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Data linkage traditionally uses deterministic and probabilistic methods. Alternatively, machine learning methods can be applied as classification algorithms, using the data to inform decisions. This project compared the quality, in terms of precision and recall, of traditional methods with selected machine learning methods when applied to a standard linkage problem.
Two supervised methods, gradient boosted trees (GBT) and multiple layered perceptron classifier (MLPC), and one unsupervised method, maximum entropy classification (MEC), were implemented. The England and Wales 2021 Census to Census Coverage Survey (CCS) linkage was used as a gold-standard (GS) linked dataset to provide training samples for the supervised methods as well as testing samples for all methods. The F1 score (harmonic mean of precision and recall) was used to compare the performance of the models and to determine the optimal parameters and thresholds.
The Splink implementation of Fellegi-Sunter with Expectation Maximisation was used as a baseline for comparison.
The methods, trained on a sample of the GS, were used to link census and CCS data. All methods performed well with MEC achieving the highest precision (99.79%) but lowest recall (96.36%). The MLPC model achieved the highest F1 score (98.94%).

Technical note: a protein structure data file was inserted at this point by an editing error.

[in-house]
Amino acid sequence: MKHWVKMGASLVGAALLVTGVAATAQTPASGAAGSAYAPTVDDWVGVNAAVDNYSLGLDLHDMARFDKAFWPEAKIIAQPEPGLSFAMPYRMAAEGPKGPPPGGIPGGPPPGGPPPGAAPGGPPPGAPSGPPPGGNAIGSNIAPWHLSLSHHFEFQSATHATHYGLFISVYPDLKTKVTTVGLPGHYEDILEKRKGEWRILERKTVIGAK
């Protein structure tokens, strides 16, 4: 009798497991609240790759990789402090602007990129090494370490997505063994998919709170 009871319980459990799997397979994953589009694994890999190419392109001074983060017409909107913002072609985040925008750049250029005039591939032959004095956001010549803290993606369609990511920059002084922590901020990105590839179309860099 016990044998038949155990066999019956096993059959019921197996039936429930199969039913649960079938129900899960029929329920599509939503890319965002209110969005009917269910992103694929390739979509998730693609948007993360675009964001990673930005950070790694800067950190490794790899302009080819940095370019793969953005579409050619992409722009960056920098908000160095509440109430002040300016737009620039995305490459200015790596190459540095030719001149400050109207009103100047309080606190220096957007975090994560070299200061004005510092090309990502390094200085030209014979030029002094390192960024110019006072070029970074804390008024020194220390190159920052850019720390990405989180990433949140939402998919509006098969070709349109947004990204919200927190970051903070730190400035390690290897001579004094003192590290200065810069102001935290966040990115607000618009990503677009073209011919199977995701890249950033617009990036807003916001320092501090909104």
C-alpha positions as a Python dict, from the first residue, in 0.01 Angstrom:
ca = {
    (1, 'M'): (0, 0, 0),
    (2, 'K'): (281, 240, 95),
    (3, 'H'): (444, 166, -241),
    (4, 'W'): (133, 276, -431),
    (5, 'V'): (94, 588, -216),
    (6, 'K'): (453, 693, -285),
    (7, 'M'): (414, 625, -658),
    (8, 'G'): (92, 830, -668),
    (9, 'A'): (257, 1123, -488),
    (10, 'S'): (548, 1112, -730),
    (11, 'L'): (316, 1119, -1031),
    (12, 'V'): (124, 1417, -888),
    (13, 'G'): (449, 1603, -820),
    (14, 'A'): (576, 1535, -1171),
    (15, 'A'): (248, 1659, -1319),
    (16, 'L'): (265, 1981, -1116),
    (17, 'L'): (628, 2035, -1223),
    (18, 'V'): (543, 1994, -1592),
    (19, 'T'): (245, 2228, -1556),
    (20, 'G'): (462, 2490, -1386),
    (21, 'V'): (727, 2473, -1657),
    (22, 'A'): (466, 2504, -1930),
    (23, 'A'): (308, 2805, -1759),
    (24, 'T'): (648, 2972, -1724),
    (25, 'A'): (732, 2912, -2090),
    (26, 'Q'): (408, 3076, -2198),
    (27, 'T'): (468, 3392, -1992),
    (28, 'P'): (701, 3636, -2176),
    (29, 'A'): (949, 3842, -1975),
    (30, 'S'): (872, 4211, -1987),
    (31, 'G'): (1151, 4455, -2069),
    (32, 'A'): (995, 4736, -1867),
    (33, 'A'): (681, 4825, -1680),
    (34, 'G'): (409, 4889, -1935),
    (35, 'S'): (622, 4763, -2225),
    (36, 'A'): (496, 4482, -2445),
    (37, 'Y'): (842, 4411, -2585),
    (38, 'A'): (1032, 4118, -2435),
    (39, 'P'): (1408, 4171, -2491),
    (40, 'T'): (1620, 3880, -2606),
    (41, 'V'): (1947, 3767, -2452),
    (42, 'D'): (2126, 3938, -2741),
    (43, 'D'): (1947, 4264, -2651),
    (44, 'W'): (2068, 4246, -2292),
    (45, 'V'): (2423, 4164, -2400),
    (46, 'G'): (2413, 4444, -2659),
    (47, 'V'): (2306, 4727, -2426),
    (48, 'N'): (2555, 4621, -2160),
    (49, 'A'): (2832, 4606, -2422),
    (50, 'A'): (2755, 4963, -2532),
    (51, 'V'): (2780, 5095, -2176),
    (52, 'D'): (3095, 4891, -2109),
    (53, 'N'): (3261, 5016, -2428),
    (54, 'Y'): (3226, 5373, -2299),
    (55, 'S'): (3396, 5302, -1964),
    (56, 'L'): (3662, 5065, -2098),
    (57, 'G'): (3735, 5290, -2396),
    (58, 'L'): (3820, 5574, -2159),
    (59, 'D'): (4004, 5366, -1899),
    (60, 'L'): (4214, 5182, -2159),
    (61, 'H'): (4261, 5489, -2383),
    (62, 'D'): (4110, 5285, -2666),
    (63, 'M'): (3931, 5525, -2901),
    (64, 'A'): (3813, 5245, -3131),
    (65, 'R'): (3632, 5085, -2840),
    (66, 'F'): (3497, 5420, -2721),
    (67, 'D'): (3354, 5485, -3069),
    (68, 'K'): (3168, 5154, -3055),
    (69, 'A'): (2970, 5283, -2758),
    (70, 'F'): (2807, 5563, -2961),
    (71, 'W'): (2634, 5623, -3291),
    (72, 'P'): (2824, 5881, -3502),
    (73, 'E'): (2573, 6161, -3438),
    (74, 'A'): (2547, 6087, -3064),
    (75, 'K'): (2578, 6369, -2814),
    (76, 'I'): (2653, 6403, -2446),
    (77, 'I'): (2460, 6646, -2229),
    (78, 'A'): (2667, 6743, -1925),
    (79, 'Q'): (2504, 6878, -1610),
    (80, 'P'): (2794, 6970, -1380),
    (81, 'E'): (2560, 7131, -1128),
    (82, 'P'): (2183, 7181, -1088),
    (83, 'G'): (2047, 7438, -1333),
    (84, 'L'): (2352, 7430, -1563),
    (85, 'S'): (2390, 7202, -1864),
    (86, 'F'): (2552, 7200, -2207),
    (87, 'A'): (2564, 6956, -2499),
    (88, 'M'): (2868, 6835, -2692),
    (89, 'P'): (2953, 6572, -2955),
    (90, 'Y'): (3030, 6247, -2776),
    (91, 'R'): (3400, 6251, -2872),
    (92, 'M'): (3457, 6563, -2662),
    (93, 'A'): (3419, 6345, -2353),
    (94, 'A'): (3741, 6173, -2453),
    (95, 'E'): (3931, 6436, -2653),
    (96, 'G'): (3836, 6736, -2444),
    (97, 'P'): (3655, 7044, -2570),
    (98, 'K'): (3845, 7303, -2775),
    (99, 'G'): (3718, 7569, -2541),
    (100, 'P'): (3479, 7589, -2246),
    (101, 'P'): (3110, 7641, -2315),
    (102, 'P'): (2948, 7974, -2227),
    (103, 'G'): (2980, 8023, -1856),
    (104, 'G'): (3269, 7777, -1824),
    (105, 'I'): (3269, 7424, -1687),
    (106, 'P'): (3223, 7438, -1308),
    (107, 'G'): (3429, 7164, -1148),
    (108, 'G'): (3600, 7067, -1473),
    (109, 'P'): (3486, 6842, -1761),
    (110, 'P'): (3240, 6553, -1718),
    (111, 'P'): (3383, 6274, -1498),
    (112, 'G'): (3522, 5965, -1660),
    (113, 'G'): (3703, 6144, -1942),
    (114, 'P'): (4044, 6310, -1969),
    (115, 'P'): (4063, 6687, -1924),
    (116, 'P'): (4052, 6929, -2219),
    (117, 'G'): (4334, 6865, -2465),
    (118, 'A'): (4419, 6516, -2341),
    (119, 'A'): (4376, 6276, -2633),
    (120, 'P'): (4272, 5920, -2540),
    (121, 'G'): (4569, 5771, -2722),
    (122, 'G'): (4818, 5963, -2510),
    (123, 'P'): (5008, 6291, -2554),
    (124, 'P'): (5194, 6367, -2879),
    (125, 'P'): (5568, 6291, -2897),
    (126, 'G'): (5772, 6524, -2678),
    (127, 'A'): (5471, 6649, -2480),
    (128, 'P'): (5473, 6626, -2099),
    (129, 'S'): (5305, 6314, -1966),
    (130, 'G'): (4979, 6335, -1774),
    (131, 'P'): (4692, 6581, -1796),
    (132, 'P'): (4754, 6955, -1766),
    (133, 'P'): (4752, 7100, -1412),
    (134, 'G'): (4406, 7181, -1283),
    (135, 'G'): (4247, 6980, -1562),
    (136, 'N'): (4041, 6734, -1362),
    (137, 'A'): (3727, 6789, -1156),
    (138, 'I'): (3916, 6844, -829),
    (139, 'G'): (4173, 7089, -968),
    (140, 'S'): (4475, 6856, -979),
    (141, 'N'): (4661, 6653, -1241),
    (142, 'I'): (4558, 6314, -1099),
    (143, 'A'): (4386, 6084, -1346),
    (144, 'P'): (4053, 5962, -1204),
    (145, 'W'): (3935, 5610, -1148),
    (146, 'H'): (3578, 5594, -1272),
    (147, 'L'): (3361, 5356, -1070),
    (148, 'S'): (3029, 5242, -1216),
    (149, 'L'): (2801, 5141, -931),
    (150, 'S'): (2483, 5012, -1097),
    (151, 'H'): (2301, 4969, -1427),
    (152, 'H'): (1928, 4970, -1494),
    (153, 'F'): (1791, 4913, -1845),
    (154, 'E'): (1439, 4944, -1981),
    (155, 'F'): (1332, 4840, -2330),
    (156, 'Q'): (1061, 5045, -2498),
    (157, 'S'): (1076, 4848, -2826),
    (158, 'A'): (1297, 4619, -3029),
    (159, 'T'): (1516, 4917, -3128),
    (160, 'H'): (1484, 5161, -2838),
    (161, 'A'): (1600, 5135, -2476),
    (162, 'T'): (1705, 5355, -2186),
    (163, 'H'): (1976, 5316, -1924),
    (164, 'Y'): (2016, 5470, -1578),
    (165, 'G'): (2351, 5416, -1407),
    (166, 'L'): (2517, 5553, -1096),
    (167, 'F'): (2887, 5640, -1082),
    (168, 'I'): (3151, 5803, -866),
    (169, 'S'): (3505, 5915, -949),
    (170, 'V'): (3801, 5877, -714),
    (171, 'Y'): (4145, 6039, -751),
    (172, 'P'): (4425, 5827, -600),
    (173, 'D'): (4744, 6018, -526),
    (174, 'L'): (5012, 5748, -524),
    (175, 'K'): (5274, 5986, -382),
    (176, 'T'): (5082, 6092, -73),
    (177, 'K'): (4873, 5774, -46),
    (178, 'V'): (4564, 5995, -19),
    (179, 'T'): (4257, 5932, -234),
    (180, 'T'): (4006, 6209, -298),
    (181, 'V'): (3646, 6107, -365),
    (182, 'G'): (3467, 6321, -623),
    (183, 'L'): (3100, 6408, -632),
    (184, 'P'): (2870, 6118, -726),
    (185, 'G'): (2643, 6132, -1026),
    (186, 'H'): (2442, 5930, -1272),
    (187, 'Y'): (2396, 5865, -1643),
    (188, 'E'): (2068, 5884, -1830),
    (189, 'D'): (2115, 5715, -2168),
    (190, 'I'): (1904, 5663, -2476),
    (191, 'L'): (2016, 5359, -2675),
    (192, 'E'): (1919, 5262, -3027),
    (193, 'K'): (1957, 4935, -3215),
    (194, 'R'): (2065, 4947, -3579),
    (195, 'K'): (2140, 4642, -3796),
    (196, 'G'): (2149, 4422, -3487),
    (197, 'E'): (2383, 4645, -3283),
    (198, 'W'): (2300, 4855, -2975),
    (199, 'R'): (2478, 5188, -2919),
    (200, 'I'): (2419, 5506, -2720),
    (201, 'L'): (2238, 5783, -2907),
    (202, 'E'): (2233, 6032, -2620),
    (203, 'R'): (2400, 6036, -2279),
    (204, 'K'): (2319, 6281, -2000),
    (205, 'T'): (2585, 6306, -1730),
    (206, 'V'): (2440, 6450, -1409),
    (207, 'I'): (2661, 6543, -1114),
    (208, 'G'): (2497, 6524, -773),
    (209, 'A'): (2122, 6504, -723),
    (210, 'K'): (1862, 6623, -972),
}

To understand the implications of not retraining supervised models for each dataset, the models were also used to link Census to a health dataset. The supervised models were not retrained using the health data; instead, the optimised GS models were applied. MEC had the lowest precision (96.51%) but the highest recall (98.48%) and highest F1 score (97.49%). With F1 scores of 96.99% and 96.14% respectively, the GBT and MLPC supervised models were not far behind in performance, despite not being trained using health data.
We have shown that machine learning methods can be used effectively for data linkage problems. Unsurprisingly, supervised models perform best when trained on and applied to the same data. Further research into generic training may allow us to use both supervised and unsupervised machine learning models for future data linkage.
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